• Create a table with two columns on a slide. Column a has some variables and column b is really wide and blank. Give participants access to Writing/Drawing tools and ask them to place a star next to the variables. For example, participants read a dialogue and decide which language functions occur in it by placing a start next to inquiring, apologising etc.
  • Bring up the Whiteboard and divide it into four quadrants by drawing lines. Label each quadrant and ask each participant to contribute. For example, the four quadrants could be labelled ‘thoughts’, ’emotions’, ‘fears’ and ‘hopes’ and have participants share answers for each based on a text they’ve explored.
  • Divide the Whiteboard into two parts and have participants compare two items.
  • Have two jumbled lists on a slide and get participants to match the correct items or identify relationships by sketching lines from Drawing tools.
  • Create a 5 point scale on a slide and ask participants to rate something using the the Arrow stamp from Drawing tools. For example, how similar or different was the dialogue you reconstructed than the one that you can now see on the screen.
  • Type your content up on a slide and then delete half of each sentence. Then ask participants to complete the sentences verbally using their mic (you’ll need to nominate) or using the Chat box.

Activities that ostensibly have a lot of participant to participant interaction are the ones that involve breakout rooms:

  • Divide participants into breakout rooms and ask them to discuss a topic. They should also appoint a note keeper who will document the discussion and make it available later for whole class feedback.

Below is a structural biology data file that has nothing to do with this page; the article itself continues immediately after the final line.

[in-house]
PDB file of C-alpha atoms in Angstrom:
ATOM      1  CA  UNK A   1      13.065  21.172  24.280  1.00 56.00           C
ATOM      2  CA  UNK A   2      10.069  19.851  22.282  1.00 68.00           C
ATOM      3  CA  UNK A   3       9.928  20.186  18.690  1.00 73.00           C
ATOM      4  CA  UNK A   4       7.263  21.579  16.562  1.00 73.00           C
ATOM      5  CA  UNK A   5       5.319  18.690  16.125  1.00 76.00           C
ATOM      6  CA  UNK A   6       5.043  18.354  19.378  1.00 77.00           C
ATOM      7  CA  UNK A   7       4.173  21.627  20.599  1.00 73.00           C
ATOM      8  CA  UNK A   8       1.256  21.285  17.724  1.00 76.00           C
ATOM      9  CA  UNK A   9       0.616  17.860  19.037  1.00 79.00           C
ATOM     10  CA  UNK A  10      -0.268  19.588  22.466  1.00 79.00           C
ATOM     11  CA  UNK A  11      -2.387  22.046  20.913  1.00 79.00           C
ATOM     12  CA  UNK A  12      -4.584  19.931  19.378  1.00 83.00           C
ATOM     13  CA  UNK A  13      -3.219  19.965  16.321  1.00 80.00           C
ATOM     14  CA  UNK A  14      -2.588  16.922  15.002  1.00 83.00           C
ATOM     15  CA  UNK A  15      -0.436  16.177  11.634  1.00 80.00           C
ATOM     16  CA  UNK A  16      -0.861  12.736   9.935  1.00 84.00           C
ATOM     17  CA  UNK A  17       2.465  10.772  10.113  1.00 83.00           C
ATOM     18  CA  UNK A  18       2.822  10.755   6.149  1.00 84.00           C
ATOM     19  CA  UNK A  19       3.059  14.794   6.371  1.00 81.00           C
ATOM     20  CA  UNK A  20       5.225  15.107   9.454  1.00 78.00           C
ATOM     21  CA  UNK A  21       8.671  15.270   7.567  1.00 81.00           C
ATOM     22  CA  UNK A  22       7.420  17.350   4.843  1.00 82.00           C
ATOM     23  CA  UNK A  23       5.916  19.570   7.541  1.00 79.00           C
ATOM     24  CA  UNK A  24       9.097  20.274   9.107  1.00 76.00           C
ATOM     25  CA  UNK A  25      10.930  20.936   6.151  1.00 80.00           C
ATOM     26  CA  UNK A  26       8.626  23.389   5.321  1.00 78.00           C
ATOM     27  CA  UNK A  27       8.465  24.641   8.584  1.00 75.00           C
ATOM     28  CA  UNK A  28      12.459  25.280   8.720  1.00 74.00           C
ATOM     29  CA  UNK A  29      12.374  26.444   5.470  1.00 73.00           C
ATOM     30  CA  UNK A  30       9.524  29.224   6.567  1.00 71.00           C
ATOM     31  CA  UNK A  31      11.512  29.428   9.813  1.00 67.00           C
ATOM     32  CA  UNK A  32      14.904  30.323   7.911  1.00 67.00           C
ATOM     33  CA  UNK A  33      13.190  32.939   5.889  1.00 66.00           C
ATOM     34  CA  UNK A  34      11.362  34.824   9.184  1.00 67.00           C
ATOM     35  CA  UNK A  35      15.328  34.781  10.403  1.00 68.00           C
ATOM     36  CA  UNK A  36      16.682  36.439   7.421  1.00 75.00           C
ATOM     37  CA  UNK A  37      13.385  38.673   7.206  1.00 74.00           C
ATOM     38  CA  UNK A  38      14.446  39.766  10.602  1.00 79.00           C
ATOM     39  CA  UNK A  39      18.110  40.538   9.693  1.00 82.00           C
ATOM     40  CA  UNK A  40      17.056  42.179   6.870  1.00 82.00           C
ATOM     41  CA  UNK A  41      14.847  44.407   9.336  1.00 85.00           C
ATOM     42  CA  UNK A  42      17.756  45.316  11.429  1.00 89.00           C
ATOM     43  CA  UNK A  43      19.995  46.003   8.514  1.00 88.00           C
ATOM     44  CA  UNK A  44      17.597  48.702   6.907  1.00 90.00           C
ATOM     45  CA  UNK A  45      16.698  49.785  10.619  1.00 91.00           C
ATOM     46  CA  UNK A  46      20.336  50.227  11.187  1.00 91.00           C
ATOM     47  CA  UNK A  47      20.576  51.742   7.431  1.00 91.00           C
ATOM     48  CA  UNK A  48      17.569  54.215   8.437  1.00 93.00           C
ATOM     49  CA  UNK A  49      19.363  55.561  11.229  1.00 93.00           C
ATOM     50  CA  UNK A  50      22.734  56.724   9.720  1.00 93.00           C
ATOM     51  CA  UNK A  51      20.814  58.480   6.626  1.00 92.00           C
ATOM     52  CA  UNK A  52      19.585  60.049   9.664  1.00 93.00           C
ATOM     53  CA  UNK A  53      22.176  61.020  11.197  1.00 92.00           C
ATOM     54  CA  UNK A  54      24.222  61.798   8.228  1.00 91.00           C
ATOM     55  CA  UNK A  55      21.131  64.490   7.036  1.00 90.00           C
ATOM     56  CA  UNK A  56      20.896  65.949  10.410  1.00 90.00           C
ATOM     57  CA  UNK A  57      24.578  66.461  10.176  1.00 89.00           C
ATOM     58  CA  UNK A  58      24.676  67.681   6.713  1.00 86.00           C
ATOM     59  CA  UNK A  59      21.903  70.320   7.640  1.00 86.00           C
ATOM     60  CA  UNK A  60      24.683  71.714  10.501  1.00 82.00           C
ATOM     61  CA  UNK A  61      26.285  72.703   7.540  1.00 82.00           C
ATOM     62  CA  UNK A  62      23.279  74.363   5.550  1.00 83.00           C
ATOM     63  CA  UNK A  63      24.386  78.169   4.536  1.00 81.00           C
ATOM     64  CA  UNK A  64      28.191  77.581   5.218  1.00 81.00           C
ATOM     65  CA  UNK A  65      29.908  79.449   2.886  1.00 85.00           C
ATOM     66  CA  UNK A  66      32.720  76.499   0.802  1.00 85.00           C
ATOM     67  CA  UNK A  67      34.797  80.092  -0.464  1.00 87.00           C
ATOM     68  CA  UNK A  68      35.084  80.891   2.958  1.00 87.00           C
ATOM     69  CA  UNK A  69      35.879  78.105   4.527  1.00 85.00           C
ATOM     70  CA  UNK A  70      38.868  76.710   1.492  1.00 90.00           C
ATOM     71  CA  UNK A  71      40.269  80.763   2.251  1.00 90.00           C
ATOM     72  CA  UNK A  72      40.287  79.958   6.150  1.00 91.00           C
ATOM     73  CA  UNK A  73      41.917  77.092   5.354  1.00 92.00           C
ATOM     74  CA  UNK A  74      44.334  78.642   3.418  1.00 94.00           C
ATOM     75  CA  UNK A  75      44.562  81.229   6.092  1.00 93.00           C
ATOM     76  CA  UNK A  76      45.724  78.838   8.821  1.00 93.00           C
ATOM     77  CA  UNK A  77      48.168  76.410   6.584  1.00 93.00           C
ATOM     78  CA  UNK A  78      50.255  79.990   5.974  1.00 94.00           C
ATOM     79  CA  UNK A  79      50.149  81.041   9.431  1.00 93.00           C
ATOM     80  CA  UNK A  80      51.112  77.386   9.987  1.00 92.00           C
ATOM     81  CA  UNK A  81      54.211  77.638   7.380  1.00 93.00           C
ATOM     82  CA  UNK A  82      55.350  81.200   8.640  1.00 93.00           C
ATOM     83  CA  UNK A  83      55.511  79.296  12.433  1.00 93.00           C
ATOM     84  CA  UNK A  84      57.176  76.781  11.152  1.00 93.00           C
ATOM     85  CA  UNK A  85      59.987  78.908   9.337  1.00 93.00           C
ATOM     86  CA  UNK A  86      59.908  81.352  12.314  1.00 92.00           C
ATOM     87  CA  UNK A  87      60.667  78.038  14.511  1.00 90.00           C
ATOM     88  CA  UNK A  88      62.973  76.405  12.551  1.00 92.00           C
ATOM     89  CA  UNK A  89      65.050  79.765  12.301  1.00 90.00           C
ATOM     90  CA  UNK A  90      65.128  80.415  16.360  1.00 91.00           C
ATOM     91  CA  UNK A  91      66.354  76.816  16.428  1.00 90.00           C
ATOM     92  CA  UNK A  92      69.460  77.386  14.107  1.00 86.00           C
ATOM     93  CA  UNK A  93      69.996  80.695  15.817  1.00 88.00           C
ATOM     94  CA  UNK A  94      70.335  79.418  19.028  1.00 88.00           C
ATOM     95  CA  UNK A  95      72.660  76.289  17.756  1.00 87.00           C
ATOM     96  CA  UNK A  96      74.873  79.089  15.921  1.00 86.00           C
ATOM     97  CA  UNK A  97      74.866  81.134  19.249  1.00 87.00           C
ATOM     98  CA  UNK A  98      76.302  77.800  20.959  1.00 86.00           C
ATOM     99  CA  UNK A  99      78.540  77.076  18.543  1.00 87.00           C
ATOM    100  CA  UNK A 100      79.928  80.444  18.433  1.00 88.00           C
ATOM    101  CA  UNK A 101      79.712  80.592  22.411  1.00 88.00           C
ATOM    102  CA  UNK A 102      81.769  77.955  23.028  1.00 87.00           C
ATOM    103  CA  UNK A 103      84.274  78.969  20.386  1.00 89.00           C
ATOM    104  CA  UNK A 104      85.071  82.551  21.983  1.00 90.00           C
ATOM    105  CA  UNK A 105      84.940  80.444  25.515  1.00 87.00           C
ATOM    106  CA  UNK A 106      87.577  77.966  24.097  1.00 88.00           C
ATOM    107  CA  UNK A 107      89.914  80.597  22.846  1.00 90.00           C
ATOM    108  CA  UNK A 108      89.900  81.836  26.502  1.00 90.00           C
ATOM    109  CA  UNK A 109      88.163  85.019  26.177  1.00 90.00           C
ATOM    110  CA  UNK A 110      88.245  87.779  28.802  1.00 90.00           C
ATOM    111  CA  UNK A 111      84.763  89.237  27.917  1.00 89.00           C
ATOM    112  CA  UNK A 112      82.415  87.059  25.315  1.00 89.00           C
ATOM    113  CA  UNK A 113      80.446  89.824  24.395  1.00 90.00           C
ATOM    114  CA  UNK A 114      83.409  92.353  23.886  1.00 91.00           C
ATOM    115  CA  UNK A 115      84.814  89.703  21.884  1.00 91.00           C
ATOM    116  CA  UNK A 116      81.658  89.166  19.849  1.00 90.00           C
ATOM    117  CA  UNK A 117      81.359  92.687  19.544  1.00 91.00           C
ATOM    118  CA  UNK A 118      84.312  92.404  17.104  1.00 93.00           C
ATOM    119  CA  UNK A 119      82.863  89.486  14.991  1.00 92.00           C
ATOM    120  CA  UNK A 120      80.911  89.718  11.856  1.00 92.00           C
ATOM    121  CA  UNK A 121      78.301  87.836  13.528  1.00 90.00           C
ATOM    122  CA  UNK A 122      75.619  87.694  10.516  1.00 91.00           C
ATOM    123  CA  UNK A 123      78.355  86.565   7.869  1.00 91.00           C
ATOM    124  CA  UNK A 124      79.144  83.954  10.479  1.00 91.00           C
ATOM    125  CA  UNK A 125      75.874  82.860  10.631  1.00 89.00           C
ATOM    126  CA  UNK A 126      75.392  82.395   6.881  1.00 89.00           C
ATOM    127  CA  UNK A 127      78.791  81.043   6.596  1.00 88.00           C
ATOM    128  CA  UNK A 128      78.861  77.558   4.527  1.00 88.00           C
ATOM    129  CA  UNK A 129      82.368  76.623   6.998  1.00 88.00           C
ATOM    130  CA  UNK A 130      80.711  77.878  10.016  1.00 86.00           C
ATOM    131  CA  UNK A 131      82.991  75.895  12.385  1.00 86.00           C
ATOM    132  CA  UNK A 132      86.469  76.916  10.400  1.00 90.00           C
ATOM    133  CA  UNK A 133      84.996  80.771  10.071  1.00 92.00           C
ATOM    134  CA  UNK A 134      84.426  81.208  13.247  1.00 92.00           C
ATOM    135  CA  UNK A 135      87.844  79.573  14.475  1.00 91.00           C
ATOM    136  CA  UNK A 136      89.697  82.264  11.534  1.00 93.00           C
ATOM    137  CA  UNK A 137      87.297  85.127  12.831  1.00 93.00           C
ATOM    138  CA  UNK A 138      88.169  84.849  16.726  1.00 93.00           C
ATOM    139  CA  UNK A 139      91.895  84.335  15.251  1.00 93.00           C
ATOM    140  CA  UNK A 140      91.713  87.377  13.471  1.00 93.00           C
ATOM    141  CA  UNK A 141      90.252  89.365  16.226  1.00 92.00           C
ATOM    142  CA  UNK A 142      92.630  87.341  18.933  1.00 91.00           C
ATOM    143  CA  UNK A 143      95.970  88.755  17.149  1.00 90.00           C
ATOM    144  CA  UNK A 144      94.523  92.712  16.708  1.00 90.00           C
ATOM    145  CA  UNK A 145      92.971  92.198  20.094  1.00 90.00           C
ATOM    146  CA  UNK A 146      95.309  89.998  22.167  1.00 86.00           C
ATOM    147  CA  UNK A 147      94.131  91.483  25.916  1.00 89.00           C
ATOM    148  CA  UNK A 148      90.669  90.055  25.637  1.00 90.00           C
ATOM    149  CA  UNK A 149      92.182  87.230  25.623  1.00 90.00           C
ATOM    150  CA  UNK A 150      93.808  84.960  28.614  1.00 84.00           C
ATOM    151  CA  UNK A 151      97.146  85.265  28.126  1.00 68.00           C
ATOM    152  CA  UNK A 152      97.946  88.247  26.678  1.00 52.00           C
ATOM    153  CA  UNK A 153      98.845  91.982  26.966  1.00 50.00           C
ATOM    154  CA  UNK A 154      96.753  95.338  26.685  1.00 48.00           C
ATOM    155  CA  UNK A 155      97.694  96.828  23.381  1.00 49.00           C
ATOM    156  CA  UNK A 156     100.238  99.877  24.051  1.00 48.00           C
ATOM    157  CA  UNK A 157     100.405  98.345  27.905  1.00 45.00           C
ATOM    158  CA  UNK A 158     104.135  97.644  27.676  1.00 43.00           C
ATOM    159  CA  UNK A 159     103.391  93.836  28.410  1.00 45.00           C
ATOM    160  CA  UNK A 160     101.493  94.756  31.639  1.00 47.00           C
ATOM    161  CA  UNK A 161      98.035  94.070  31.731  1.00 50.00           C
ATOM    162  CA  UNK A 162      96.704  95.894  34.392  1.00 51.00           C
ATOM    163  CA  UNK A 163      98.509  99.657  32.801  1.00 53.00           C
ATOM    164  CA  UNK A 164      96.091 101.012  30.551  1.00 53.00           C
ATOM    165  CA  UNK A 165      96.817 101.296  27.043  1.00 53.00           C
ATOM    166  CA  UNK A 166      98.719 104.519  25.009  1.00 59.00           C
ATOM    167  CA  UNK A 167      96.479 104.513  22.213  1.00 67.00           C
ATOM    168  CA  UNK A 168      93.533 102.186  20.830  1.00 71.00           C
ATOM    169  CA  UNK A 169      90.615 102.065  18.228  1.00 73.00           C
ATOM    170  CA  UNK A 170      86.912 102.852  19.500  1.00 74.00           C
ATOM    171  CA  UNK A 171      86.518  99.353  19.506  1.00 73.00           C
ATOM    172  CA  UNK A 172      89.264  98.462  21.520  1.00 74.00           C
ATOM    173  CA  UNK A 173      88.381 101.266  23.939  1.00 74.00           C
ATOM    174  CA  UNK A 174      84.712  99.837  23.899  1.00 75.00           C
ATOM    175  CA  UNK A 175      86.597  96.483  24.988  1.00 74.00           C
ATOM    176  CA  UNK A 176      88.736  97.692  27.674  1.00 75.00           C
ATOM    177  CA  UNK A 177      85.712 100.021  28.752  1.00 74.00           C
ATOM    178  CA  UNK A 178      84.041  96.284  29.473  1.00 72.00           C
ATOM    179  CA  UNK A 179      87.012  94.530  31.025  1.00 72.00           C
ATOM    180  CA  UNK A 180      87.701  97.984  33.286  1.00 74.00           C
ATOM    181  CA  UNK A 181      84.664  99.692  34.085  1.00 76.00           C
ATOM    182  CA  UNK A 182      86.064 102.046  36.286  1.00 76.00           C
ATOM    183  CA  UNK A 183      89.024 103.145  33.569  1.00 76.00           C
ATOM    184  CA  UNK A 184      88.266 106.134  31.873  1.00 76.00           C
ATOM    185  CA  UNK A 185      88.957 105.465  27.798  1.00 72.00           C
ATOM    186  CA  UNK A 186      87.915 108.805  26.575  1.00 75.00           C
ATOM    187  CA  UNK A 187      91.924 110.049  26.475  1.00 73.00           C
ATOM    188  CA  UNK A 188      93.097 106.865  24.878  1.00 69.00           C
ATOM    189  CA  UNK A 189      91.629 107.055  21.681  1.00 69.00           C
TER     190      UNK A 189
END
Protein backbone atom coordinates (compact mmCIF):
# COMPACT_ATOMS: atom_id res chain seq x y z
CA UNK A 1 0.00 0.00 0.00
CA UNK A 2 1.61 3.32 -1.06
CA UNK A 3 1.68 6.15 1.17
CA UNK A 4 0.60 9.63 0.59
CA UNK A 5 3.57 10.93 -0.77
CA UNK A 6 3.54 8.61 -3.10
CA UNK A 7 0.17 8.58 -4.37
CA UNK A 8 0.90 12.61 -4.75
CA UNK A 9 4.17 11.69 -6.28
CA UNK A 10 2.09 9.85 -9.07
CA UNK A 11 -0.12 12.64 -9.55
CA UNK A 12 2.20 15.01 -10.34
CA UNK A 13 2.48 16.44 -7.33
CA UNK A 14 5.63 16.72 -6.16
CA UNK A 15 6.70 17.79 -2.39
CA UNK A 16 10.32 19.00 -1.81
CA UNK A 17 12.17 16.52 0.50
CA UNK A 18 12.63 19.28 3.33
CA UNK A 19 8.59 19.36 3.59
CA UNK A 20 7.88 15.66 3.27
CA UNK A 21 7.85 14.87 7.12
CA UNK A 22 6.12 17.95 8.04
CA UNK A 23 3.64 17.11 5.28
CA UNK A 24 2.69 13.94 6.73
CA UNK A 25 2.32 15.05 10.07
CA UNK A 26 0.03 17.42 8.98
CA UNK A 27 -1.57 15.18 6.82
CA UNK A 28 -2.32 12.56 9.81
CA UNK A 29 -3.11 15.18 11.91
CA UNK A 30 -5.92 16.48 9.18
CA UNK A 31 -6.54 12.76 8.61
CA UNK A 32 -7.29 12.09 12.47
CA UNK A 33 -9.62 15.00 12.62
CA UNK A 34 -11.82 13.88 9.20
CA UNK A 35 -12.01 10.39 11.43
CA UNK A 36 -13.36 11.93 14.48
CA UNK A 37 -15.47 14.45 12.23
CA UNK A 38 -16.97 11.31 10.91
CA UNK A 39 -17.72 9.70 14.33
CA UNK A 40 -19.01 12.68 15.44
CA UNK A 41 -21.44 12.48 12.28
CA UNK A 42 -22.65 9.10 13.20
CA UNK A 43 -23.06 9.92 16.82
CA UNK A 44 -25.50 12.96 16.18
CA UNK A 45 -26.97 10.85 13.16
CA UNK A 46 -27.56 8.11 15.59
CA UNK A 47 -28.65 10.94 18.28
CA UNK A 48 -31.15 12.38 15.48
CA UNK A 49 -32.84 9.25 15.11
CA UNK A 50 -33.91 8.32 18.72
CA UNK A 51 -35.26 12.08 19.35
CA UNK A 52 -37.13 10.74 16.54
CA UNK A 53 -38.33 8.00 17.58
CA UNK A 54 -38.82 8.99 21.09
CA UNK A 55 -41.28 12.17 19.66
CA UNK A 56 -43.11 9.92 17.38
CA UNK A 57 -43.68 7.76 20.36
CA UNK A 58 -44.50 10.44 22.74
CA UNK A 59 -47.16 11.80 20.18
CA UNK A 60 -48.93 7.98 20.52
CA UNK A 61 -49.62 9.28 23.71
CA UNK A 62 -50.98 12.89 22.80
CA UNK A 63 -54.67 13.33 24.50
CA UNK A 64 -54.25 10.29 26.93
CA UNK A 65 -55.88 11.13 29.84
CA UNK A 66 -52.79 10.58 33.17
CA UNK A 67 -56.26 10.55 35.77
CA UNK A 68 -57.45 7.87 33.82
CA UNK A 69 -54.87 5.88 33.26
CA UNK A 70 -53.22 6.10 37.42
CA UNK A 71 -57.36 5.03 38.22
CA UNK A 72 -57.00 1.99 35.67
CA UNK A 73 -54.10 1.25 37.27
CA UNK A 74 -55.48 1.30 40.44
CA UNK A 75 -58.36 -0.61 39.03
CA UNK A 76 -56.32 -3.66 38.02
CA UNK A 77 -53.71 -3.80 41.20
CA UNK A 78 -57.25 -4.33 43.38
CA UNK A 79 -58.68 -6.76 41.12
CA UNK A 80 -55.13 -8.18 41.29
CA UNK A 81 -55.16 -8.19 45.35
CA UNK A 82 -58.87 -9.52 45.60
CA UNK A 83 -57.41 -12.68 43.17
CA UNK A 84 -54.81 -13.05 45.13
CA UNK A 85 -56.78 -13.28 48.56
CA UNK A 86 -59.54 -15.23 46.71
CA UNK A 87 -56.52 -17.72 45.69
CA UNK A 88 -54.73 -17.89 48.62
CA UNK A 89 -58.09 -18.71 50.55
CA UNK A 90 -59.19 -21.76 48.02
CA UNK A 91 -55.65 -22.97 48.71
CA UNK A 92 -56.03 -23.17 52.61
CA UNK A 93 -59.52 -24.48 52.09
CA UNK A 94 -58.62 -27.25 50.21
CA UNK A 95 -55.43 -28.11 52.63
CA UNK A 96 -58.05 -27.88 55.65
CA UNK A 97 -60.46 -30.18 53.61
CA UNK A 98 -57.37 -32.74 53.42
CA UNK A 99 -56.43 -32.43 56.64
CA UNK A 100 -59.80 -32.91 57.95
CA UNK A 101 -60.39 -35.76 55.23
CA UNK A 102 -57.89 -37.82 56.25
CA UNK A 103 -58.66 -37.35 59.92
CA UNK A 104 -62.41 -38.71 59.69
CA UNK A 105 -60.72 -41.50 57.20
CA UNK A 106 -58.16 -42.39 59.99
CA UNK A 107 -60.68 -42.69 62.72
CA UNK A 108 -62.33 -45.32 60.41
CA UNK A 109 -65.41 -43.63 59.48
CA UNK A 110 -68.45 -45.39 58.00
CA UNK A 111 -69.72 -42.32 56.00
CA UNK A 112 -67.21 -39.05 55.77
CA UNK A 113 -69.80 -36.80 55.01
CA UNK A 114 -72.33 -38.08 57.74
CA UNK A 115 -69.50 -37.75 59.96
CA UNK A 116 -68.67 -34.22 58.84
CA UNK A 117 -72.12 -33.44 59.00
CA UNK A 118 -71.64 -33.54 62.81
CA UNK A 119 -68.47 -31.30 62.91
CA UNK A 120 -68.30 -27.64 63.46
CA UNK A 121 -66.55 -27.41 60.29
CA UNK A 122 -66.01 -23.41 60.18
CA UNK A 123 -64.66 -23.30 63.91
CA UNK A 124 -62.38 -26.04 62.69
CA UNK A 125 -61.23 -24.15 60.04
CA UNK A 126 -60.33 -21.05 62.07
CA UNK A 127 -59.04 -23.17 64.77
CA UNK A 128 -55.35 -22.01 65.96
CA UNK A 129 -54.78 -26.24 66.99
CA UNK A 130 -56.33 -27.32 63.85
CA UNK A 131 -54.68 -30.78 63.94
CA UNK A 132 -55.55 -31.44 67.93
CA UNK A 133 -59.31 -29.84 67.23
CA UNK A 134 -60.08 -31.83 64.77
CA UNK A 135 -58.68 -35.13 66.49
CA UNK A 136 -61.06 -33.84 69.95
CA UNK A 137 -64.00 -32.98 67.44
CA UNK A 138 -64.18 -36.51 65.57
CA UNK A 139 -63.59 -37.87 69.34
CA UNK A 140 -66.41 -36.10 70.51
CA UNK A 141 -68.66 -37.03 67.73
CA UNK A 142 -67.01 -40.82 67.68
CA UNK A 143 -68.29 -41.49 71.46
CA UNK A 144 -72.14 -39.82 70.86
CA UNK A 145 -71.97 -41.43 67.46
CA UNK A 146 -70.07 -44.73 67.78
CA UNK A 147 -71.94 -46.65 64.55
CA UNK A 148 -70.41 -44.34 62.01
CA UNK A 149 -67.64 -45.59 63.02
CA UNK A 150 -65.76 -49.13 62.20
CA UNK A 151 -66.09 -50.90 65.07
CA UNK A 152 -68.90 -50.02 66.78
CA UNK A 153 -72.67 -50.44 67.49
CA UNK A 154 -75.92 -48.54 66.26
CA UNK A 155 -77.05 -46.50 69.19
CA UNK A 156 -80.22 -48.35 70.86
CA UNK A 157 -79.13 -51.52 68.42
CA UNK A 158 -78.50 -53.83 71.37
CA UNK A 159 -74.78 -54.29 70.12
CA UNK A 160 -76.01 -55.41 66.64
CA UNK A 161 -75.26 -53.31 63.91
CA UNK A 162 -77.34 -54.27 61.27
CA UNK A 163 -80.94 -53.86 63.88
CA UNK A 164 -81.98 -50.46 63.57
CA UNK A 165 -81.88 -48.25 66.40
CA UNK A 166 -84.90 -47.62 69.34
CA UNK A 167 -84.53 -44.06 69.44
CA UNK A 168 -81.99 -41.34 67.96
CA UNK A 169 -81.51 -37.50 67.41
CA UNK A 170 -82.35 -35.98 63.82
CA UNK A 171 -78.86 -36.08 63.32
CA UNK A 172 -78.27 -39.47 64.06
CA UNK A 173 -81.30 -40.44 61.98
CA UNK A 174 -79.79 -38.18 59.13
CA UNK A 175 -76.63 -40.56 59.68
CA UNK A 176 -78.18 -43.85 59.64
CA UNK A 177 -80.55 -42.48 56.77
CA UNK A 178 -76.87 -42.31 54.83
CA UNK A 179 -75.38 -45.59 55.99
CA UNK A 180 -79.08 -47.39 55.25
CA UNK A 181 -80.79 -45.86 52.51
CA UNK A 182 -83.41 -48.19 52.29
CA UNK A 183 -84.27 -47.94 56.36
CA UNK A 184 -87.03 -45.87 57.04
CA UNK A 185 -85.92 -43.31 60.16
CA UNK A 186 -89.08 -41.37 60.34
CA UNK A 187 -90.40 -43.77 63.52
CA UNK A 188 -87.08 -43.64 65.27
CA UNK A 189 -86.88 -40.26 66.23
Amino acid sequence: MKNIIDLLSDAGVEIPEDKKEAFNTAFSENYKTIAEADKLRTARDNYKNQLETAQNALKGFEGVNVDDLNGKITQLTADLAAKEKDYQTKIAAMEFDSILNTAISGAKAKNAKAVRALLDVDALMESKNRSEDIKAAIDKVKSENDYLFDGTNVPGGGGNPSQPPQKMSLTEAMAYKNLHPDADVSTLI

• Ask participants to work with breakout groups on a plan for a given scenario.
  • Get participants to co-create a document (such as an email) or a written conversation in breakout rooms.
  • Participants discuss and answer a series of questions after watching a video or reading a text.

While conducting a variety of activities like these can help engage participants, keep them attentive, and help them meet learning needs, it’s not all sunshine and rainbows. I observe a strong correlation between using more activities (and therefore more Adobe Connect tools), technical issues and time. It goes without saying that activities takes time and virtual activities take oodles of time. My co-facilitator and I planned a 10 minute segment in which we thought we would spend 2 minutes on giving instructions for a breakout activity, putting people into rooms and getting them to create a short dialogue for 5 minutes and then about 3 minutes for feedback. In reality, we took more than 20 minutes for the entire segment and this with a group of teachers who are forthcoming with responses and fairly efficient. I shudder to think how much time breakout room activities would take with learners. Similarly, the more tools you opt to use, the greater the chances of both you and the participants facing technical glitches. For example, sharing content in the middle of the lesson, breakout rooms, doing screen-sharing, and playing a video as opposed to a more staid point and click strategy with a single pre-loaded presentation and interaction through Chat.

It’s a difficult compromise to work with. On the one hand, you want to work with all the affordances that the virtual tools provide you but you need to be cognizant of the challenges they create, and how frustrating it could be for learners. A possible way of addressing this issue is to spend the first few synchronous interactions building participants’ awareness and responsiveness when it comes to using tools. Hopefully, this will enable them to complete activities faster where technical know-how is slowing them down. I think it’s also a good idea to run some activities that build ‘virtual resilience’; encourage participants to stay calm in the face of technical issues and explore their options because most people panic. This also involves building knowledge of meta-cognitive strategies for learning virtually. For example, if a participant is no longer able to hear what’s going on in the virtual classroom, she can try to follow along by reading the instructions on the slide, participating in Chat, requesting her peers or instructor to repeat instructions in Chat and using visual cues such as things that are being written in the Whiteboard to follow along.